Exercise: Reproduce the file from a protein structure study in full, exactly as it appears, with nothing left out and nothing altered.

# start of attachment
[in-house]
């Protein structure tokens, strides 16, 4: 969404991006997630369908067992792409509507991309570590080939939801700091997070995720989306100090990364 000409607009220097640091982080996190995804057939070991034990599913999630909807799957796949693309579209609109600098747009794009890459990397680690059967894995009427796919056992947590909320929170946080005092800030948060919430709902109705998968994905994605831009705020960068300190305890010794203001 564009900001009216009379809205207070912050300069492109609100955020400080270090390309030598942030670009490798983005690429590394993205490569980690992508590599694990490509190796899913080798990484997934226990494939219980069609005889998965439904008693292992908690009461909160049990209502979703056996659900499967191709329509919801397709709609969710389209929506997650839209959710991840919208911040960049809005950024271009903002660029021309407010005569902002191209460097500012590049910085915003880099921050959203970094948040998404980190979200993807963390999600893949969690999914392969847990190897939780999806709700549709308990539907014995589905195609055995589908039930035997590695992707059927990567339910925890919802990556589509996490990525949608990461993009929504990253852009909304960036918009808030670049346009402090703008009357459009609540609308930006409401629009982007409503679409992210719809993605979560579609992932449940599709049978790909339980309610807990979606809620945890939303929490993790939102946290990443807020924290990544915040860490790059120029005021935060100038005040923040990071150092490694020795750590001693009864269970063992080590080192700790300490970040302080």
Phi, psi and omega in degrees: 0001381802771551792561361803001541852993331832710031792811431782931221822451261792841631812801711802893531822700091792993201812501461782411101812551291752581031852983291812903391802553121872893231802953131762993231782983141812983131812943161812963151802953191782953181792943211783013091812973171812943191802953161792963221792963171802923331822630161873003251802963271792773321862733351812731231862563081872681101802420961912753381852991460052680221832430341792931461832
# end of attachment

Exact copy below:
[in-house]
């Protein structure tokens, strides 16, 4: 969404991006997630369908067992792409509507991309570590080939939801700091997070995720989306100090990364 000409607009220097640091982080996190995804057939070991034990599913999630909807799957796949693309579209609109600098747009794009890459990397680690059967894995009427796919056992947590909320929170946080005092800030948060919430709902109705998968994905994605831009705020960068300190305890010794203001 564009900001009216009379809205207070912050300069492109609100955020400080270090390309030598942030670009490798983005690429590394993205490569980690992508590599694990490509190796899913080798990484997934226990494939219980069609005889998965439904008693292992908690009461909160049990209502979703056996659900499967191709329509919801397709709609969710389209929506997650839209959710991840919208911040960049809005950024271009903002660029021309407010005569902002191209460097500012590049910085915003880099921050959203970094948040998404980190979200993807963390999600893949969690999914392969847990190897939780999806709700549709308990539907014995589905195609055995589908039930035997590695992707059927990567339910925890919802990556589509996490990525949608990461993009929504990253852009909304960036918009808030670049346009402090703008009357459009609540609308930006409401629009982007409503679409992210719809993605979560579609992932449940599709049978790909339980309610807990979606809620945890939303929490993790939102946290990443807020924290990544915040860490790059120029005021935060100038005040923040990071150092490694020795750590001693009864269970063992080590080192700790300490970040302080």
Phi, psi and omega in degrees: 0001381802771551792561361803001541852993331832710031792811431782931221822451261792841631812801711802893531822700091792993201812501461782411101812551291752581031852983291812903391802553121872893231802953131762993231782983141812983131812943161812963151802953191782953181792943211783013091812973171812943191802953161792963221792963171802923331822630161873003251802963271792773321862733351812731231862563081872681101802420961912753381852991460052680221832430341792931461832